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Measurable Goal

Measurable Goal

Knowing where you are going with the donor experience, how you’re going to get there and being focused on execution is a key driver for the digital executive who is passionate about the donor experience.

It is not enough to be obsessed and passionate if you don’t get anything done for the donor. Ideas are great. Results are impressive. Donors don’t care that you are well intentioned if you don’t actually improve the experience for them. They want their goals met not just understood. This is the approach we will suggest to you and follow as well. The approach to use is to organize and execute your donor strategies around strategy, people, process and technology.

To set the overall framework, strategy should not be in isolation of a goal that is measurable. The goal is the destination. The strategy is how you will get there. Too many times we get enamored with the strategy not realizing it is taking us in the wrong direction. The goal should be framed as a “lagging indicator”, measured by a time frame and a specific result. The key question is always about business impact and how we will measure it. While this exercise isn’t always easy, it is essential.

The strategy is the “how we will” reach the goal. The best strategies are leading indicators for how the goal will be achieved. They are not voluminous in nature but focused on a few critical items.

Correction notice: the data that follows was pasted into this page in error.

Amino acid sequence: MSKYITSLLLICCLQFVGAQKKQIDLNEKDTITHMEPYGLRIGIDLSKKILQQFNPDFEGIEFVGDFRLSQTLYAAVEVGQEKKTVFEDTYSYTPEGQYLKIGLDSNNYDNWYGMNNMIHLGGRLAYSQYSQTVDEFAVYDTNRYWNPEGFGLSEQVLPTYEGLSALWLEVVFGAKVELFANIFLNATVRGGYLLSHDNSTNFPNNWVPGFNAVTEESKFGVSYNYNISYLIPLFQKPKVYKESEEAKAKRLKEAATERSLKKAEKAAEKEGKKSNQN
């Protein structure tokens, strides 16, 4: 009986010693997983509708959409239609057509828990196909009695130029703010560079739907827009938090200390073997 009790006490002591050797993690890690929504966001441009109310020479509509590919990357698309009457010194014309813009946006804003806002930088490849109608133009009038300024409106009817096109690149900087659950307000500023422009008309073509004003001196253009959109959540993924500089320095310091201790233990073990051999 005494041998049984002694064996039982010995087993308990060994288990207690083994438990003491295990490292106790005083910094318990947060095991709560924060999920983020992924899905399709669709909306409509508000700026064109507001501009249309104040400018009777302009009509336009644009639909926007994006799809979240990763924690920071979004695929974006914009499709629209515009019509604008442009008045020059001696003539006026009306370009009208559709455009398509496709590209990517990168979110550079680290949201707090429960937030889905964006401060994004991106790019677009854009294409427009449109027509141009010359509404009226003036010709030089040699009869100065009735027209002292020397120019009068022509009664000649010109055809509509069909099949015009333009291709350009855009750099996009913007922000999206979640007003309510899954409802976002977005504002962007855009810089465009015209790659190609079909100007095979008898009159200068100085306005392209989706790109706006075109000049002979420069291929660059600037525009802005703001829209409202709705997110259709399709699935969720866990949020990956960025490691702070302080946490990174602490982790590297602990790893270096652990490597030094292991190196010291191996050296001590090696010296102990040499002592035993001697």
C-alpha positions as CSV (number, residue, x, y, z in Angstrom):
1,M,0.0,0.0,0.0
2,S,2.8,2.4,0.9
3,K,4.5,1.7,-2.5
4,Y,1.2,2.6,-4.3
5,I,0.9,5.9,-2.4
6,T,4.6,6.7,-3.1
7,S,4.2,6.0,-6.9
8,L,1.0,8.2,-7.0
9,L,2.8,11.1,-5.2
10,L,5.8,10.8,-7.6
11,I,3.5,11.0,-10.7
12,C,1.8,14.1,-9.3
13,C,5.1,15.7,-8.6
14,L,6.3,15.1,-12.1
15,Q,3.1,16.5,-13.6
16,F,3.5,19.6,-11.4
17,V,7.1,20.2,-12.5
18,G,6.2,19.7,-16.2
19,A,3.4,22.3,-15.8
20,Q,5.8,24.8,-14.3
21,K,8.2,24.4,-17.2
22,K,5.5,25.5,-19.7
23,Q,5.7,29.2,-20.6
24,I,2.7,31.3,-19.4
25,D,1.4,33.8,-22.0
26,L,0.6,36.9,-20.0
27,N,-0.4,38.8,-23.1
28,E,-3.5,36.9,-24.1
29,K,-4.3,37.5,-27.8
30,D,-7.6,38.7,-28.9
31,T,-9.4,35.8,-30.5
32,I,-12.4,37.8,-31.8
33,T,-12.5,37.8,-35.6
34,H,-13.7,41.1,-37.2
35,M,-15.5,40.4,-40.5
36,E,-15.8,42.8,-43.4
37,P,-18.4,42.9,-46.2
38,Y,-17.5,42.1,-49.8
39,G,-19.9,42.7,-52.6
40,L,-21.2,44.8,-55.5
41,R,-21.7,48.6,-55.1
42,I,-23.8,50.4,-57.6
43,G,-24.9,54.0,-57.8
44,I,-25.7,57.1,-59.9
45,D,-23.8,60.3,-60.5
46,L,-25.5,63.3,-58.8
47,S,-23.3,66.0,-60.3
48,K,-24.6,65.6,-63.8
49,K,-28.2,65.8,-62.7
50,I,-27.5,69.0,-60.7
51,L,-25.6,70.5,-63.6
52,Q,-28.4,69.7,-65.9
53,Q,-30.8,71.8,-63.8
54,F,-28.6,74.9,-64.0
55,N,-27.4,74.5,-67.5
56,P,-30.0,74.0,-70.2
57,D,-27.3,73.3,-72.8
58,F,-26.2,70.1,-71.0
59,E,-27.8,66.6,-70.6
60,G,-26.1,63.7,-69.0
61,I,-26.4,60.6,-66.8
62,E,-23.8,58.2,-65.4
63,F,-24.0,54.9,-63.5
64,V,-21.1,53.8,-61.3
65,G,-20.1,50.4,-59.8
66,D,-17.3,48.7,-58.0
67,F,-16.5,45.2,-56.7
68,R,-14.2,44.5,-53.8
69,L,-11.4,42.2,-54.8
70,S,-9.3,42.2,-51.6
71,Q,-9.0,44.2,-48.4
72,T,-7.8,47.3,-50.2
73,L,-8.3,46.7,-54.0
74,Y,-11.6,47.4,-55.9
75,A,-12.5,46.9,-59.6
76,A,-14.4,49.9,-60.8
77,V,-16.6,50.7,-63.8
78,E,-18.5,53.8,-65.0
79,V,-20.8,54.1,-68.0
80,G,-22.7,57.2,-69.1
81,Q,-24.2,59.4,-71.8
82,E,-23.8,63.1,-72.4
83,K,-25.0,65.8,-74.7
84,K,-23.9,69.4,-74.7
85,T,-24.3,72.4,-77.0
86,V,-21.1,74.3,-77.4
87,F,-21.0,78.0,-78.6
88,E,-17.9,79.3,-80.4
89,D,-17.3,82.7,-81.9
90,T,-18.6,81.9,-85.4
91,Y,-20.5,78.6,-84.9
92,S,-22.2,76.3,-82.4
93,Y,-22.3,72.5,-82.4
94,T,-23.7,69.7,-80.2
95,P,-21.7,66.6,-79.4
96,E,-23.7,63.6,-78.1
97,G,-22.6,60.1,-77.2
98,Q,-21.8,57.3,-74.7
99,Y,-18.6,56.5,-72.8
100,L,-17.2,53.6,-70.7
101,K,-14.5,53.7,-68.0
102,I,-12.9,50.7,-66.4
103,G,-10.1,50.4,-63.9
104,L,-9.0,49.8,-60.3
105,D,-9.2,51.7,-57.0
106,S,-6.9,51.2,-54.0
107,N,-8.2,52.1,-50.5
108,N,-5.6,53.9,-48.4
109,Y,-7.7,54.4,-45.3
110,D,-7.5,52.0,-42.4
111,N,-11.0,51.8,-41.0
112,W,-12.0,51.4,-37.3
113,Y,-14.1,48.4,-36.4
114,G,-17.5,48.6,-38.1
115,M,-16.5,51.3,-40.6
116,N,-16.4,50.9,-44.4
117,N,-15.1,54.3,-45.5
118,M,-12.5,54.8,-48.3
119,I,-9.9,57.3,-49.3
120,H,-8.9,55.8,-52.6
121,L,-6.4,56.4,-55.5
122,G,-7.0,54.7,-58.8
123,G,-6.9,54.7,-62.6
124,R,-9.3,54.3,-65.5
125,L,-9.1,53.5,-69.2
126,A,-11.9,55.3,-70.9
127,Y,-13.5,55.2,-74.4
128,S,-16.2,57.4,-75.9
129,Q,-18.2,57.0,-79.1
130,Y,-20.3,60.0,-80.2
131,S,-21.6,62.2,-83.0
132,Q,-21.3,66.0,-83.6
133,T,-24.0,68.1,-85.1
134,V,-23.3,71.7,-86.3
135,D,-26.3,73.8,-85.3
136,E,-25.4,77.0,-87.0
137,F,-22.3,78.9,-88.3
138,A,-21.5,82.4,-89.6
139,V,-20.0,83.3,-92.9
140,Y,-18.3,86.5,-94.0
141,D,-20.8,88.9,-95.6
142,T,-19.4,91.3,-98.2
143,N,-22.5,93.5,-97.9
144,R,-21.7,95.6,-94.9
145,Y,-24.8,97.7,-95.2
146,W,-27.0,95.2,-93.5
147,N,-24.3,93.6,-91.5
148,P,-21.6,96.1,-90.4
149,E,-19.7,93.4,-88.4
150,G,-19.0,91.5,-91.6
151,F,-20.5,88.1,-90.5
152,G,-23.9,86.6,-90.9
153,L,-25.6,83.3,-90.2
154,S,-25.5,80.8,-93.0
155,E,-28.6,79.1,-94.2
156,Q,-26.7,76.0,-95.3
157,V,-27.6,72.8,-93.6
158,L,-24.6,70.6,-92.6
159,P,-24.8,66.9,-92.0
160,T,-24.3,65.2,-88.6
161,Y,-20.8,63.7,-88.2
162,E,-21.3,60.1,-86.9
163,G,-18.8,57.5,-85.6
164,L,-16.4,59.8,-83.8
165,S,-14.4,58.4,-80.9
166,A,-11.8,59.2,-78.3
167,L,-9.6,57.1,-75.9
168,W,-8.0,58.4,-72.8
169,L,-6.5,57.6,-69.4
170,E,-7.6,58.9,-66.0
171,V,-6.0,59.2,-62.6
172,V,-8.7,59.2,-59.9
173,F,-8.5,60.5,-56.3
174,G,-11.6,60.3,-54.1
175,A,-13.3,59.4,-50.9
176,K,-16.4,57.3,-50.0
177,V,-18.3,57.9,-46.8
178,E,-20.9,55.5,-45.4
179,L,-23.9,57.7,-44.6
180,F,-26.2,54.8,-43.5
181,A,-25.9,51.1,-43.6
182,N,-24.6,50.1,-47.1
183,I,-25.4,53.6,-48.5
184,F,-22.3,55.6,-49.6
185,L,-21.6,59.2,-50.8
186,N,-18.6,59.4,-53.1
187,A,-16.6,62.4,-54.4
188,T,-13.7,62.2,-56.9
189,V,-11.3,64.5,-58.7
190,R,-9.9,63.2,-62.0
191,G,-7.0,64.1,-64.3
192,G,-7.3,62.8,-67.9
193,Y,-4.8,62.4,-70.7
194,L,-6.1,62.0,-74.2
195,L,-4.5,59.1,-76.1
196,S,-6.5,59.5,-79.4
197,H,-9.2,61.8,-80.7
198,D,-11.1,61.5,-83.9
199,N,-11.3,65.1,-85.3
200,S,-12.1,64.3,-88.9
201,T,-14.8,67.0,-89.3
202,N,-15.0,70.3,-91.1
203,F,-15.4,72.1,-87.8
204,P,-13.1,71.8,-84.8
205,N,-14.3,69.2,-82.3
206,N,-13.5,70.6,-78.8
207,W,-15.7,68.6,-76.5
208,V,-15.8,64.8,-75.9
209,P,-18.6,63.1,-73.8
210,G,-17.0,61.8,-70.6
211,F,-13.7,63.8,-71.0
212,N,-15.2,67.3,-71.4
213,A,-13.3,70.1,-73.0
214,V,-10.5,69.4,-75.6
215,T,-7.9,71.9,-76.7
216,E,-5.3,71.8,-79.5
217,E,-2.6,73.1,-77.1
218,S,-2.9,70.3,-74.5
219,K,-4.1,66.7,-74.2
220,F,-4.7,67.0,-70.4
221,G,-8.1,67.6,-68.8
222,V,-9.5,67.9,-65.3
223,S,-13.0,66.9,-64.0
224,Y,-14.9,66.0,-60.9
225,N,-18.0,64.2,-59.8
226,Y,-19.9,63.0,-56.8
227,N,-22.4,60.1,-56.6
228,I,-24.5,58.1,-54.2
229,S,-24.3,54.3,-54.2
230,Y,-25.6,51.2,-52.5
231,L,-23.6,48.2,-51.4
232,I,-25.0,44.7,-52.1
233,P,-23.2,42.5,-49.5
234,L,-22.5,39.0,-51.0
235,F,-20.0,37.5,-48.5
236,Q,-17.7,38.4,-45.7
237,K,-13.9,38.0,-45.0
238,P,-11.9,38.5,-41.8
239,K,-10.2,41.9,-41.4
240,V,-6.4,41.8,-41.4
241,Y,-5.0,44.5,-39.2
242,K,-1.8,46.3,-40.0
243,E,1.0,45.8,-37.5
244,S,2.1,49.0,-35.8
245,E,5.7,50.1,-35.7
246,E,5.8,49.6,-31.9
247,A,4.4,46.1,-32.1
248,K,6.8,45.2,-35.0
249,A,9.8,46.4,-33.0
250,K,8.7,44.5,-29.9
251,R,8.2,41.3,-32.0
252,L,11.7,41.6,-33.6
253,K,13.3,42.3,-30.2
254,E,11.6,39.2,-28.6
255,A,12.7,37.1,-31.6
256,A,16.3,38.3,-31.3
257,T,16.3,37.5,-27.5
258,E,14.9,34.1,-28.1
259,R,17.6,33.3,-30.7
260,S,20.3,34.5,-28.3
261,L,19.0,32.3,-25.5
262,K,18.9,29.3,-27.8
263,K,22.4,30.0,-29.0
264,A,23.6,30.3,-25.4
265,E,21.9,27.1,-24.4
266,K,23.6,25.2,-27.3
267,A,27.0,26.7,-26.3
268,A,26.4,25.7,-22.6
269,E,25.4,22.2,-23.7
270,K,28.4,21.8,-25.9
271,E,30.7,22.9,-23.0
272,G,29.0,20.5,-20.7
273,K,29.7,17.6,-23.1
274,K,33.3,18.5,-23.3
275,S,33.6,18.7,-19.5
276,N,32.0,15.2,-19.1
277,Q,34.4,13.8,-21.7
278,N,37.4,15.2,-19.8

Once we have the goal (lagging indicator) and strategies (leading indicators), scoreboards and dashboards keep us all on track. The visual nature of dashboards and scoreboards is very powerful for visualizing the current donor experience. The final key for the digital executive is accountability. Without accountability, the whirlwind of everyday emails and meetings will sap the energy of producing results. Most great plans for our donors languish for lack of accountability.

In addition to the approach of strategy, people, process and technology, we need to execute our strategy. This should be done through a detailed program planning approach. If you have enough programs, it moves to portfolio management.

Here are the key ideas:

  1. Use an approach that includes strategy, people, process and technology for improving the donor experience.
  2. Create goals (lagging indicators) that are measurable and time limited.
  3. Create strategies (leading indicators) that produce the results you want.
  4. Create scoreboards and dashboards to track your leading and lagging indicators.
  5. Create donor experience accountability for achieving goals and strategies.
  6. Utilize a detailed planning and execution system to improve the donor experience.
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